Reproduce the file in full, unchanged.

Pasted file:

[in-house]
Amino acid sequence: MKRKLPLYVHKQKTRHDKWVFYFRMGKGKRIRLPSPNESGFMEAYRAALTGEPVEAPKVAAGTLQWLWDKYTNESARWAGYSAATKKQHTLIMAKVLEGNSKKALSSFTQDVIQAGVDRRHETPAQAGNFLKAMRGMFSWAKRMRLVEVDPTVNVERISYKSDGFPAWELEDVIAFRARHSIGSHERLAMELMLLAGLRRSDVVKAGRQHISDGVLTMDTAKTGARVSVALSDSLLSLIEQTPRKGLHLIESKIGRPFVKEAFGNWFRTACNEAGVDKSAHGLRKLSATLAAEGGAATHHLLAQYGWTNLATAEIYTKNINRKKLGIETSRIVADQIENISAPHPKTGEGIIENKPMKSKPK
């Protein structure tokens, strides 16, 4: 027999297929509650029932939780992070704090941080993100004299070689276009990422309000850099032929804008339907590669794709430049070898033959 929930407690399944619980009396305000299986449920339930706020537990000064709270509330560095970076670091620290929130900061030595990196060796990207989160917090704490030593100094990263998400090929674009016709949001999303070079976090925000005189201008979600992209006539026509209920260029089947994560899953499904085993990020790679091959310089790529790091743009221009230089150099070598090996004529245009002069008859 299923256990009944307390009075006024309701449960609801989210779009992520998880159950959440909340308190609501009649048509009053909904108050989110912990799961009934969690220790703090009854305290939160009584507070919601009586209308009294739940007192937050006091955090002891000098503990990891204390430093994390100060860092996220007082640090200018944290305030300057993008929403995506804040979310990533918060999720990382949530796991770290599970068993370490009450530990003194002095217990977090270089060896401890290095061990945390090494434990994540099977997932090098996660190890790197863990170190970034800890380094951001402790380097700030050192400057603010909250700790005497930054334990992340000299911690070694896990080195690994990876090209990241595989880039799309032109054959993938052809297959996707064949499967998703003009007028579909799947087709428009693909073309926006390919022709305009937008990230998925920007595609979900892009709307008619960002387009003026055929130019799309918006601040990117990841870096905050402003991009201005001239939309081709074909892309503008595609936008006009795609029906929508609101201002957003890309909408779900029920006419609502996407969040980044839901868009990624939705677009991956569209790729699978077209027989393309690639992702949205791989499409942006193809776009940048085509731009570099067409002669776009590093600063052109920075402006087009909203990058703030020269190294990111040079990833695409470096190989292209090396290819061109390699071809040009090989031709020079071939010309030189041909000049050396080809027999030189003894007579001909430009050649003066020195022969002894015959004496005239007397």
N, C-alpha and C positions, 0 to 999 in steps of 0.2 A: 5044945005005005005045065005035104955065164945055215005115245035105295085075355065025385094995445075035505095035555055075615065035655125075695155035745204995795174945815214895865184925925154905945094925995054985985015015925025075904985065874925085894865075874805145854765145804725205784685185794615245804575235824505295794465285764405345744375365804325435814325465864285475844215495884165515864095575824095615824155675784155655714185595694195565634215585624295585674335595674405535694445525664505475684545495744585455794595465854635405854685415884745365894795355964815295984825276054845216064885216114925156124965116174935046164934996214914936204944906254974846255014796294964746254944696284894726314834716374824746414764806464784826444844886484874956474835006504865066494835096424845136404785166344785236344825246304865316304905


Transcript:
[in-house]
Amino acid sequence: MKRKLPLYVHKQKTRHDKWVFYFRMGKGKRIRLPSPNESGFMEAYRAALTGEPVEAPKVAAGTLQWLWDKYTNESARWAGYSAATKKQHTLIMAKVLEGNSKKALSSFTQDVIQAGVDRRHETPAQAGNFLKAMRGMFSWAKRMRLVEVDPTVNVERISYKSDGFPAWELEDVIAFRARHSIGSHERLAMELMLLAGLRRSDVVKAGRQHISDGVLTMDTAKTGARVSVALSDSLLSLIEQTPRKGLHLIESKIGRPFVKEAFGNWFRTACNEAGVDKSAHGLRKLSATLAAEGGAATHHLLAQYGWTNLATAEIYTKNINRKKLGIETSRIVADQIENISAPHPKTGEGIIENKPMKSKPK
């Protein structure tokens, strides 16, 4: 027999297929509650029932939780992070704090941080993100004299070689276009990422309000850099032929804008339907590669794709430049070898033959 929930407690399944619980009396305000299986449920339930706020537990000064709270509330560095970076670091620290929130900061030595990196060796990207989160917090704490030593100094990263998400090929674009016709949001999303070079976090925000005189201008979600992209006539026509209920260029089947994560899953499904085993990020790679091959310089790529790091743009221009230089150099070598090996004529245009002069008859 299923256990009944307390009075006024309701449960609801989210779009992520998880159950959440909340308190609501009649048509009053909904108050989110912990799961009934969690220790703090009854305290939160009584507070919601009586209308009294739940007192937050006091955090002891000098503990990891204390430093994390100060860092996220007082640090200018944290305030300057993008929403995506804040979310990533918060999720990382949530796991770290599970068993370490009450530990003194002095217990977090270089060896401890290095061990945390090494434990994540099977997932090098996660190890790197863990170190970034800890380094951001402790380097700030050192400057603010909250700790005497930054334990992340000299911690070694896990080195690994990876090209990241595989880039799309032109054959993938052809297959996707064949499967998703003009007028579909799947087709428009693909073309926006390919022709305009937008990230998925920007595609979900892009709307008619960002387009003026055929130019799309918006601040990117990841870096905050402003991009201005001239939309081709074909892309503008595609936008006009795609029906929508609101201002957003890309909408779900029920006419609502996407969040980044839901868009990624939705677009991956569209790729699978077209027989393309690639992702949205791989499409942006193809776009940048085509731009570099067409002669776009590093600063052109920075402006087009909203990058703030020269190294990111040079990833695409470096190989292209090396290819061109390699071809040009090989031709020079071939010309030189041909000049050396080809027999030189003894007579001909430009050649003066020195022969002894015959004496005239007397």
N, C-alpha and C positions, 0 to 999 in steps of 0.2 A: 5044945005005005005045065005035104955065164945055215005115245035105295085075355065025385094995445075035505095035555055075615065035655125075695155035745204995795174945815214895865184925925154905945094925995054985985015015925025075904985065874925085894865075874805145854765145804725205784685185794615245804575235824505295794465285764405345744375365804325435814325465864285475844215495884165515864095575824095615824155675784155655714185595694195565634215585624295585674335595674405535694445525664505475684545495744585455794595465854635405854685415884745365894795355964815295984825276054845216064885216114925156124965116174935046164934996214914936204944906254974846255014796294964746254944696284894726314834716374824746414764806464784826444844886484874956474835006504865066494835096424845136404785166344785236344825246304865316304905